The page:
FREE HAT with Lapua Purchase
For a limited time, if you purchase Lapua bullets, brass, or loaded ammo from Grafs.com, you can get a FREE Lapua cap. NOTE: Quantities are limited, and this offer is restricted to one per customer.
In the above video, Peder Mørch Pedersen demonstrates the accuracy of Scenar-L bullets in a Blaser R8 GRS rifle chambered in 6mmBR Norma. Peder was shooting from bipod at 300 meters on a sunny day in Vingsted, Denmark.
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March 21st, 2014
Mid-sized 6.5mm cartridges proved themselves at the recent Shoot for the Green match in northwest Oklahoma. Four out of the top five shooters ran a rifle chambered for the 6.5×47 Lapua, with the fifth shooting the slightly larger 6.5 Creedmoor cartridge. 53 shooters from as far away as California showed up to test their skills in the stiff March winds in NW Oklahoma. The course of fire was challenging, with improvised field shooting positions and targets set as far as 1300 yards out. And there were “Troop” stages that competitors have come to expect in Oklahoma. Match winner Rick Reeves stated, “I enjoyed the troop stages more than anything else, even though I didn’t shoot them the best.”
Steve Elmenhorst shooting a Troop Stage.
Rich Emmons, who steered his 6.5x47L to fourth place, has written a match report for PrecisionRifleSeries.com. Day One saw temps around 70 degrees with only light, switchy winds. But Day Two was brutal, Emmons reports: “On Sunday… 40-50 mph winds hit NW Oklahoma hard and most competitors were woken up. To say that shooting in the 15-30 mph winds with temps in the high 30s [was really tough] is an understatement. All competitors struggled a bit and scores were understandably lower on Day Two. Conditions were brutal and both the ROs and the competitors deserve a gold star for toughing it out and finishing the match.” CLICK HERE for Complete Match Results
|Top 5 Shooters Equipment List
6.5×47 Lapua, 140 Berger Hybrid, Surgeon Action, McMillan A-5 Stock, Bartlein Barrel, Rem trigger, Vortex Razor scope, Built by DMFJ, Tab Sling & bag, Harris Bipod, AAC Suppressor.
6.5 Creedmoor, Desert Tech Armory (DTA), Benchmark Barrel, 123 Lapua Scenar, H4350 powder, Silencer Tech Suppressor, S&B PMII scope w/ H2CMR reticle.
6.5×47 Lapua, Surgeon/ Parry Custom Gun, Silencer Tech Suppresor, Benchmark Barrel, McMillan Stock, Harris Bipod, Swarovski binoculars.
6.5×47 Lapua, Surgeon Rifle, Bartlein Barrel, Mcmillan Stock, Berger 140 Hybrids, Harris Bipod, S&B PM II MSR, Vortex Binoculars, MGM Switchview, 5.11 gear, JEC brake.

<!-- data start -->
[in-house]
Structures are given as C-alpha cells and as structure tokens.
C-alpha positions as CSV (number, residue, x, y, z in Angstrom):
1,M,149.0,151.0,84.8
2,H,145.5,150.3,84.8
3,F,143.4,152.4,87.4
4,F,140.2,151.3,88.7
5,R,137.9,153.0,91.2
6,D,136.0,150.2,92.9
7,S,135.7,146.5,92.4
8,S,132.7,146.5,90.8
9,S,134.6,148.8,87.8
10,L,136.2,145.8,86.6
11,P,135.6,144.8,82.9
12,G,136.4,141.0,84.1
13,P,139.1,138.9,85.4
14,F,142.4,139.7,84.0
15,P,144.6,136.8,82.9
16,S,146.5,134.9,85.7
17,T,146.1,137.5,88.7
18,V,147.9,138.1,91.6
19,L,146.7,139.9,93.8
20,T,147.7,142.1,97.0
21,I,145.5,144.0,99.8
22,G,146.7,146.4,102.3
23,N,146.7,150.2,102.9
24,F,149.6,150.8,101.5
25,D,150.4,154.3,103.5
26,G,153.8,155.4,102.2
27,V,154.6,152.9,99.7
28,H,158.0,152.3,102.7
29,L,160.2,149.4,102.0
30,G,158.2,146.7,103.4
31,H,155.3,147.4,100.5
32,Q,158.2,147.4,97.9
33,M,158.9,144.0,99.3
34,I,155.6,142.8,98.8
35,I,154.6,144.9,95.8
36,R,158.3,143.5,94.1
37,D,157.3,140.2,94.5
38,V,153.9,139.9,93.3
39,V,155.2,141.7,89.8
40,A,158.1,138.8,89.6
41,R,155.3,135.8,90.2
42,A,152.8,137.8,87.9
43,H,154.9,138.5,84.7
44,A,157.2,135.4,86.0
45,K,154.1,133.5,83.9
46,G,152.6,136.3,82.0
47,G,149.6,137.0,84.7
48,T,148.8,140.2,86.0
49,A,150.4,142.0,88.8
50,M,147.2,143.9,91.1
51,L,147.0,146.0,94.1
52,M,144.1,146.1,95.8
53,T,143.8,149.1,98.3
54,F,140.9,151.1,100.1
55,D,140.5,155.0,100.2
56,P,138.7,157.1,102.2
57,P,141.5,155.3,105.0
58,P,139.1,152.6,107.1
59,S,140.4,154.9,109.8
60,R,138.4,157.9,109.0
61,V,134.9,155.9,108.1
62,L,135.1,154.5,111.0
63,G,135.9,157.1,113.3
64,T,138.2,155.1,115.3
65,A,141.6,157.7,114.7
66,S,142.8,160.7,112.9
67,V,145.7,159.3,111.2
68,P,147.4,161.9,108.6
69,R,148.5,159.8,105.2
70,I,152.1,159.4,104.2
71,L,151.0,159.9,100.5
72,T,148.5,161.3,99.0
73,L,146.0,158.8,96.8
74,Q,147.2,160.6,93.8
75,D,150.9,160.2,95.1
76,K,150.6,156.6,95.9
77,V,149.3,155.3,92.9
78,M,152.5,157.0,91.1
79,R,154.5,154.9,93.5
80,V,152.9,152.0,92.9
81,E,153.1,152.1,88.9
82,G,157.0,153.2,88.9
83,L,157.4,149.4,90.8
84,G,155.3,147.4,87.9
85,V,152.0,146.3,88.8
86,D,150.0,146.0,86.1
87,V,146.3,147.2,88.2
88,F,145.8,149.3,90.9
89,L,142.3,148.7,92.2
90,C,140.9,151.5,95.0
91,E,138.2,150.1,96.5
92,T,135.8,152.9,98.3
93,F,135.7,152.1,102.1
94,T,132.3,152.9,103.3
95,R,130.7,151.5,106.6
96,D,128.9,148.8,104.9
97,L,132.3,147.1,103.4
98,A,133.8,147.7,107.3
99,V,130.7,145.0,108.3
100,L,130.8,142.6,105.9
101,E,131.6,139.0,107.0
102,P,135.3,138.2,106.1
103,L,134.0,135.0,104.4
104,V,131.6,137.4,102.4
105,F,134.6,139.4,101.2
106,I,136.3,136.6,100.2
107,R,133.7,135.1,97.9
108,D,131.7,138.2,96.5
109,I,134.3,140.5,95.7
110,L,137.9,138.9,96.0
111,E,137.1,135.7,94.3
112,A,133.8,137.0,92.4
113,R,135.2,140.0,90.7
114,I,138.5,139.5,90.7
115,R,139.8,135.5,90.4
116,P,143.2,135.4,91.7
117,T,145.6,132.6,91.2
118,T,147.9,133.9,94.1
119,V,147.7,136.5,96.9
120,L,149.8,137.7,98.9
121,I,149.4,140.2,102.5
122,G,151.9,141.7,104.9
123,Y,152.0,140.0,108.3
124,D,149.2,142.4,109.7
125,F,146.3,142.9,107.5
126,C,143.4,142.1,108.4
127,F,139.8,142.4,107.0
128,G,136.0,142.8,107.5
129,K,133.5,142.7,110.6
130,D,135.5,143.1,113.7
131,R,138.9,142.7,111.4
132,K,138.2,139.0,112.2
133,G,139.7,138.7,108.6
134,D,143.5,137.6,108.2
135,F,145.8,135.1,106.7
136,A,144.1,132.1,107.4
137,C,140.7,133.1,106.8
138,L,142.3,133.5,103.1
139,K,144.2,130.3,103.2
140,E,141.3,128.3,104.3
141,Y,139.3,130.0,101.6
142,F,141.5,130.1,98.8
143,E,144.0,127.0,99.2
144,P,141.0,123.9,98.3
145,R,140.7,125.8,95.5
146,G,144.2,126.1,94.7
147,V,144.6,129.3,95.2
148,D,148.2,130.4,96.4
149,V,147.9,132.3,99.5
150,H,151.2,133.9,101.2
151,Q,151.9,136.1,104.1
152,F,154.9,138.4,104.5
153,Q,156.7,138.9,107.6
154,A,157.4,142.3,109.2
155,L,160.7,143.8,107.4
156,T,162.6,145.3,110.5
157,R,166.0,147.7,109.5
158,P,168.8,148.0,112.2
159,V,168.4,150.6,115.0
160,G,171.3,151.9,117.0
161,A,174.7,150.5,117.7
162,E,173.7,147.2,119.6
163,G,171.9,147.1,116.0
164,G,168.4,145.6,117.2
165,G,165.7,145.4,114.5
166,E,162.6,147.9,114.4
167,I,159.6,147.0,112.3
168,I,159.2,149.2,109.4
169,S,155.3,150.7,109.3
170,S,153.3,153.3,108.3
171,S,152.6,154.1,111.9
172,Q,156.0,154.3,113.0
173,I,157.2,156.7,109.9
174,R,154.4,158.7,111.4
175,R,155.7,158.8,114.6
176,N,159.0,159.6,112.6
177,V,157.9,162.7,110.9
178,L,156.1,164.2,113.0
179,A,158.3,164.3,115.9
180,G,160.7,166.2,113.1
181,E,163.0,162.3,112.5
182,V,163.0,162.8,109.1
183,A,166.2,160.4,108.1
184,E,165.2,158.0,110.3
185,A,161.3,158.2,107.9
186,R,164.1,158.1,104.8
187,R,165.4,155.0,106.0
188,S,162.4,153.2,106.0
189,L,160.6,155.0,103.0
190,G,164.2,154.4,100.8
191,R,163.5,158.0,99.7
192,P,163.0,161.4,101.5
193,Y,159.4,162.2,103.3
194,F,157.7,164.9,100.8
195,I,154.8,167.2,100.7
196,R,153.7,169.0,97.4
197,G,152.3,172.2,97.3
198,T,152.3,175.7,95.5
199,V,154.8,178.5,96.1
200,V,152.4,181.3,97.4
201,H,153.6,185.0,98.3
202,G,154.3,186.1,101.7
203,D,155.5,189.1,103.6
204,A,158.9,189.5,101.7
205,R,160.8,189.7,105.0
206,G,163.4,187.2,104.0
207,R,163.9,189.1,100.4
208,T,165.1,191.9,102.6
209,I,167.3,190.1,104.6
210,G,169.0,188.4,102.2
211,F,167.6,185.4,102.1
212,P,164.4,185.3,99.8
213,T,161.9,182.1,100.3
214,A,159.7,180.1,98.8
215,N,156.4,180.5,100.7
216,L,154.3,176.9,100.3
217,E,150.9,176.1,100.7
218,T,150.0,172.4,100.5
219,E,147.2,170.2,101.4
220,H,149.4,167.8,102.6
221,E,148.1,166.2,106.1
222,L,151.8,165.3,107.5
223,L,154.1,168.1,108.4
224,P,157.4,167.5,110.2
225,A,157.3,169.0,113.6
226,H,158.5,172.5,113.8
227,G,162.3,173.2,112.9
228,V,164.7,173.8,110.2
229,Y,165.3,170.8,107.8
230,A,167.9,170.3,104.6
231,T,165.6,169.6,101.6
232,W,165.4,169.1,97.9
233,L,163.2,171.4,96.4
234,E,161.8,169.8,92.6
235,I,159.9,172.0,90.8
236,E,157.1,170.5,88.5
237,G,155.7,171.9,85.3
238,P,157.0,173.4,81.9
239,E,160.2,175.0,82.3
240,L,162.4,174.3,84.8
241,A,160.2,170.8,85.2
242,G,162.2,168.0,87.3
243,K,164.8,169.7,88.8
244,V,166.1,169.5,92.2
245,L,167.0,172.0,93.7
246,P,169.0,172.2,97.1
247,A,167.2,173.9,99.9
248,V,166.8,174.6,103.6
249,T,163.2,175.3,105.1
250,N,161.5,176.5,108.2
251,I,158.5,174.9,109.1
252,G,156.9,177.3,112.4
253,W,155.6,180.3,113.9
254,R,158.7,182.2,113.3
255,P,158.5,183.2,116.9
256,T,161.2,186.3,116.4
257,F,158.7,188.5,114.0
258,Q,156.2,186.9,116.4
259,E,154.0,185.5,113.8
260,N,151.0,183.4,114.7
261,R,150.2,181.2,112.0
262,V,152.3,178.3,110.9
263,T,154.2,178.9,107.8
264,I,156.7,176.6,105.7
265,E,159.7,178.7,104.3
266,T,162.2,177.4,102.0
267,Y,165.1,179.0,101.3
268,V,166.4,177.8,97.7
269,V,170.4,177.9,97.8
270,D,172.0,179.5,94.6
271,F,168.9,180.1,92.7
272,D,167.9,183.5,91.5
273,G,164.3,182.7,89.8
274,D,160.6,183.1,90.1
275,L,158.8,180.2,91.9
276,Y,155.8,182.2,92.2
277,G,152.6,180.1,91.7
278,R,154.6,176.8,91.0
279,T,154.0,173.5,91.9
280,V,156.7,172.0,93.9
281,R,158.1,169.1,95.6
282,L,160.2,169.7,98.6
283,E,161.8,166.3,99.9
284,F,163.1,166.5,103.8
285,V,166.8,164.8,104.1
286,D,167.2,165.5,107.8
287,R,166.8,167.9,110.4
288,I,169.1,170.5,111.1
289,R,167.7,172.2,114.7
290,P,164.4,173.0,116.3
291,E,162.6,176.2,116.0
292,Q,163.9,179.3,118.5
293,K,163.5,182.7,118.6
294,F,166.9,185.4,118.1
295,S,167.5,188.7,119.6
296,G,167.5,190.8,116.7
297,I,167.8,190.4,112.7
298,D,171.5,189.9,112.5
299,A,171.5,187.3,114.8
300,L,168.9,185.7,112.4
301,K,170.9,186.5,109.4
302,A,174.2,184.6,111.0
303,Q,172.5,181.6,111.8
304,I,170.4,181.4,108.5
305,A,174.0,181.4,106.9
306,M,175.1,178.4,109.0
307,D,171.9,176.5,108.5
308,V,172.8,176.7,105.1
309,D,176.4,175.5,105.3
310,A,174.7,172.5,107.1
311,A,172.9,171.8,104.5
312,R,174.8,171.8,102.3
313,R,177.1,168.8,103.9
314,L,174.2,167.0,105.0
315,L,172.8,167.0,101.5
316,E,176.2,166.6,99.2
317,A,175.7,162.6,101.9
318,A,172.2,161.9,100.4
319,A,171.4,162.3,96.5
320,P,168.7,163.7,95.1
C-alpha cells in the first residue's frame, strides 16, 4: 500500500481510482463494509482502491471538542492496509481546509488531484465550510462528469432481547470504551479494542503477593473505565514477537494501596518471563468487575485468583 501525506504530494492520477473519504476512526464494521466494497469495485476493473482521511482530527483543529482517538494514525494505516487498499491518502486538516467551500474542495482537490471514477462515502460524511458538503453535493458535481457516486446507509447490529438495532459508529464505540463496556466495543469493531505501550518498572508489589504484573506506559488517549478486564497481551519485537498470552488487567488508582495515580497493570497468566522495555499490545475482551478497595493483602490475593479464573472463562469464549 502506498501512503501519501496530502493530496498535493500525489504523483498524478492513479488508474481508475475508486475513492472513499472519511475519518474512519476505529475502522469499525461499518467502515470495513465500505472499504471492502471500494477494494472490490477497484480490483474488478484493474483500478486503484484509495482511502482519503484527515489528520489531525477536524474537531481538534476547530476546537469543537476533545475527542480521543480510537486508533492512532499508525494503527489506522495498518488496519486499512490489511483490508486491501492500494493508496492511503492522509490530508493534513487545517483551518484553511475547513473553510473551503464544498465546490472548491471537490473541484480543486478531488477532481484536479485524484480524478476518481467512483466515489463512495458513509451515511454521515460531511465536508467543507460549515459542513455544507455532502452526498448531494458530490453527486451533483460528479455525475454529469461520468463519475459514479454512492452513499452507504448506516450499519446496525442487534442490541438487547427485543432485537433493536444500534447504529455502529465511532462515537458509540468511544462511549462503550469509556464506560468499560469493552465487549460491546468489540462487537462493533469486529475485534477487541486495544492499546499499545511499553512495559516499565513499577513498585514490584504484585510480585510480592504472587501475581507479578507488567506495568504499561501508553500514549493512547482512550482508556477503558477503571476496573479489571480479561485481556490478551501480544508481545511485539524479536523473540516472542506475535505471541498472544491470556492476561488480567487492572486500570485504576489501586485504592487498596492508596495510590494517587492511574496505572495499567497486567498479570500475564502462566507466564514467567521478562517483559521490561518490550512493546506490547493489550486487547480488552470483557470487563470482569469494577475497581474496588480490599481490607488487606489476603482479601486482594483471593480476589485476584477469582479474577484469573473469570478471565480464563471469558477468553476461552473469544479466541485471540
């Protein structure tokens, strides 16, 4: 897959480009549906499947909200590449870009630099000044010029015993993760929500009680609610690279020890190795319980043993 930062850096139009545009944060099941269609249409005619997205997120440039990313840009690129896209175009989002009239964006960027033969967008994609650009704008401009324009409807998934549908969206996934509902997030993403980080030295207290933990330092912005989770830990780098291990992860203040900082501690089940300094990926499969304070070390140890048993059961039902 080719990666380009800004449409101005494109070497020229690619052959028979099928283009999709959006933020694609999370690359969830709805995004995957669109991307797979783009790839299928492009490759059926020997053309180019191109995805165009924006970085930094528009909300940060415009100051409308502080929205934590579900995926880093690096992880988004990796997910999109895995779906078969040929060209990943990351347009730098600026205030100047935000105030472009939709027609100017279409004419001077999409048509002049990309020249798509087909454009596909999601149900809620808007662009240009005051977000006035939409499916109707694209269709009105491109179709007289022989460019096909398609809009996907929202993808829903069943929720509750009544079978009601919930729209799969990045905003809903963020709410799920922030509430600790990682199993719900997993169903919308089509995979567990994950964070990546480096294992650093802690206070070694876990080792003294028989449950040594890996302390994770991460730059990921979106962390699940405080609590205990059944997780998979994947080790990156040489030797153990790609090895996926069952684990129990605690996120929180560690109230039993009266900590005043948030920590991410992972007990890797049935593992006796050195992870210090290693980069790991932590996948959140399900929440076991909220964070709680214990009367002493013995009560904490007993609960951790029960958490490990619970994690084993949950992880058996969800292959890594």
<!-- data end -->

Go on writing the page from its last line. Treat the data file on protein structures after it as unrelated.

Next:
6.5×47 Lapua, Surgeon Rifle, Bartlein Barrel, Mcmillan Stock, Lapua 139, Harris Bipod, S&B PM II MSR, Vortex Binoculars, AAC Suppressor.
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March 15th, 2014
Editor’s Note: We originally ran this story in 2010. Since then we have had many reader inquiries about using .22-250 Lapua brass for a 6mm cartridge. Well our friend Robert Whitley worked hard on that concept a few years back, when Lapua .22-250 brass first became available. He came up with a nice 30°-shoulder wildcat that matches the accuracy of the best mid-sized 6mm cartridges. Read all about Whitley’s 6mm-250 Imp 30 below.
Our friend Robert Whitley of 6mmAR.com has come up with a new, accurate 6mm wildcat based on the new Lapua .22-250 brass that has just started arriving. Robert provides this report:
“I just received a box of the new Lapua .22-250 cases — beautiful brass! My real desire with it was to make it into a 6mm version, preferably something that was ‘no neck-turn’ with a .308 Win-type body taper that would work well in bolt gun and semi-auto magazines and would have a capacity to allow superior velocities. I considered the 6XC, but since you have to bring a whole lot of the shoulder of the brass up into the neck (when you re-form the brass from .22-250 to 6XC) that would necessitate neck-turning it because with Lapua brass the shoulder metal is thicker than neck metal of the brass.
I wanted a simple ‘neck it up and shoot it’ approach so I made up a 6mm-250 Improved 30 cartridge (i.e. 6mm-250 Improved with a 30 degree shoulder) and this thing works great — just neck up the brass, load it and shoot it! The case is like a 6XC with a .030″ longer body and a .030″ shorter neck, which works out fine if you are going to be shooting mainly the 105-108 gr bullets (which it will do very well shooting 2950 – 3000 fps). If you want to hot-rod things, which I do not, I am certain the case can push the 105-108 gr bullets a fair amount faster.
I set it up and throated the reamer for the Sierra 107s and the Berger or JLK 105 VLDs (i.e. a .090″ free bore on the reamer) and it works great with them. If I was going to use it with the Lapua 105s or the Berger 108s I would add about .025″ – .030″ to the freebore of the reamer (i.e. make the freebore around .115″ to .120″).
The great thing is you can use a 6XC die set for it without modification, and all you need to do is keep the dies about .030″ up off the shell holder from their normal position and use them as is. You can make a spacer washer about .030″ thick that you can put on and take off the 6XC dies and use the dies for both cartridges (i.e. 6XC and 6mm-250 Imp 30).
6mm-250 Imp 30 Shows Great Accuracy